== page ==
And, sorry, the following may seem totally incongruous in a post devoted to Marlena Shaw, but it has to be done (especially for UK readers). Christmas is just around the corner, so imagine it's Christmas Day and you’ve had the box of chocolates and this is a little stocking filler:

Quite probably the first and only time that Marlena Shaw and the Fast Show's Jesse will appear on the same page!

Friday, December 04, 2009


Recently London Lee over at the Chip Shop set me off on my own personal Kiki Dee retrospective on Youtube. In fact it’s not the first time I’ve done this, but I thank Lee for reminding me what a great singer Kiki is.

Lulu is loved and it seems Dusty has been deified. But what of Kiki? I’m betting that most people, if they know of her at all, will maybe only recall her later 70s and 80s output where she finally hit the higher reaches of the charts. Between 1973 and 1981 she broke the UK top 30 on six occasions, and of course hit paydirt (I imagine) with her 1976 duet with Elton John – “Don’t Go Breaking My Heart” – a number 1 in the UK and US. As is often the case with big hits though, that duet was by no means her best record.

In fact Kiki Dee was very much a contemporary of Lulu and Dusty, and in her early career actually sang backing vocals for Dusty Springfield. Born Pauline Matthews in Bradford she was given her performing name Kiki Dee in 1963 when her first record was released. Looking back at the whole of her career I feel it’s not too much to say she should be held up there as one of Britain’s greatest female singers. But with much of her early output almost under the radar, and with her fans seemingly holding her close to their chest, at best, perhaps, we can say Kiki is cuddled.

Kiki released a total of eleven singles, two EPs, and one LP on Fontana between ’63 & ’68. A big hit proved elusive though. Was it a lack of prolonged effective marketing that meant she didn’t enjoy much more success at that time, or the lack of a clear identity (many of her singles were covers)? It seems to me the music industry never quite knew what to do with her. Kiki was still young of course, and perhaps she didn’t know either.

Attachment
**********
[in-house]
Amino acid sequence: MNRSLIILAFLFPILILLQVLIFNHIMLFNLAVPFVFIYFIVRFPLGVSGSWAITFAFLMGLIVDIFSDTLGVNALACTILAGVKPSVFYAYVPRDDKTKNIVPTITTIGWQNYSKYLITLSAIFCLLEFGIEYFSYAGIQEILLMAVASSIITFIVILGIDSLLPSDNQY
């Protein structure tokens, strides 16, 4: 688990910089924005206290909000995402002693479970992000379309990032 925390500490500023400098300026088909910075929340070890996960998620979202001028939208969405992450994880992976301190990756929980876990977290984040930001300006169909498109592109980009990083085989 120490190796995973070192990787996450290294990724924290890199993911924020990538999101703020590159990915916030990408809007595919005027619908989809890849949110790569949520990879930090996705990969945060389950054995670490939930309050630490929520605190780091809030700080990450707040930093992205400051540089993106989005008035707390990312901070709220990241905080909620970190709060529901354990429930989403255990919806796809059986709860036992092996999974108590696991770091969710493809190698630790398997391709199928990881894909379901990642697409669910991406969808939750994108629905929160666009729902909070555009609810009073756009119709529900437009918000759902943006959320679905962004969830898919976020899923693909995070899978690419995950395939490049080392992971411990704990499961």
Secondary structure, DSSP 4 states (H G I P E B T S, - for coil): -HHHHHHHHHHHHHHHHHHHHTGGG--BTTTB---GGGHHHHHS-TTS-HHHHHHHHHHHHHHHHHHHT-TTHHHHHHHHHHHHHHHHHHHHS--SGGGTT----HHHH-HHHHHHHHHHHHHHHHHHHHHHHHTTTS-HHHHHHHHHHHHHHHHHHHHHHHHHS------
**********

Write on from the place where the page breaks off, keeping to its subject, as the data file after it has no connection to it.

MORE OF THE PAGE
Her 60s output had a definite soul slant with some ‘hip’ singles, and so it was she was picked up by Motown in 1969. Her Motown moment was brief though, resulting in a sole album “Great Expectations” (The US cover of the album was plastered in Union Jacks making a big play on the fact that Kiki was Motown’s first British signing. The UK release of that album had an altogether better cover in my opinion, sporting a gorgeous “head shot” of Kiki). This album did spawn a couple of singles, including the gorgeous “Love Makes The World Go Round”, which grazed the US Top 100 in 1971.

The Motown connection didn’t work out and 1971-72 must have been something of a low ebb for Kiki with no recording contract and only the cabaret circuit keeping her busy. But in 1973 she was back in the recording studio, signing for Rocket Records, and taken under the wing of Elton John and his cohorts. At that point Kiki took another change in direction, both image wise – girl next door, and musically as Rocket Records took her more into rock and singer/songwriter territory. The rest, as they say, is history.

You can explore Kiki’s life in a great deal more detail here. An excellent fan site, typically obsessive in places, and with a year by year timeline of Kiki’s life to date, yep starting with the year she was born!

During My YouTube trawl I was particularly taken with “I’ll Try Something New”. It came from her Motown sessions but wasn’t included on “Great Expectations”. After some research I came to the conclusion the only vinyl outing that track had was on a 1974 UK budget MFP/Sounds Superb album “Kiki Dee”. This was obviously released to cash in on her new found Top 20 fame (“Amoureuse”, “I’ve Got The Music In Me”). I was fortunate enough to pick up a copy almost immediately for a good price. In a way the album was a bit of a dog’s breakfast – the cover sported a contemporary “rock chic” picture of her whereas the record itself is full of her Motown recordings. It was almost a complete reissue of “Great Expectations” but a couple of tracks from that album were dropped in favour of “I’ll Try Something New” and “Oh Be My Love”, both written by Smokey Robinson – what a songwriter! “Oh Be My Love” was a track on a 1966 Smokey & The Miracles album and also made it to 45 in the UK. The Supremes and Barbara McNair, among others no doubt, have also recorded it but Kiki’s version really made me prick up my ears. The tenderness in Kiki’s voice really caresses and it has a great arrangement, complete with flanged(?) guitar.

To complement “Oh Be my Love” also featured here is Kiki’s version of Jackson Browne’s “Song For Adam”. Another beautiful song, it comes from the 1973 album “Loving And Free” and demonstrates Kiki’s change in musical direction when she joined Rocket Records. This album was on my very long wants list back in the Seventies but limited funds meant the list stayed long. I was lucky enough to find it at a car boot sale earlier this year and was happy to pay the princely sum of 30p for it. What goes ‘round, comes ‘round!

Kiki Dee – Oh Be My Love (mp3) 1970

Kiki Dee – Song For Adam (mp3) 1973

Kiki today. (As I said – one of Britain’s greatest ever singers).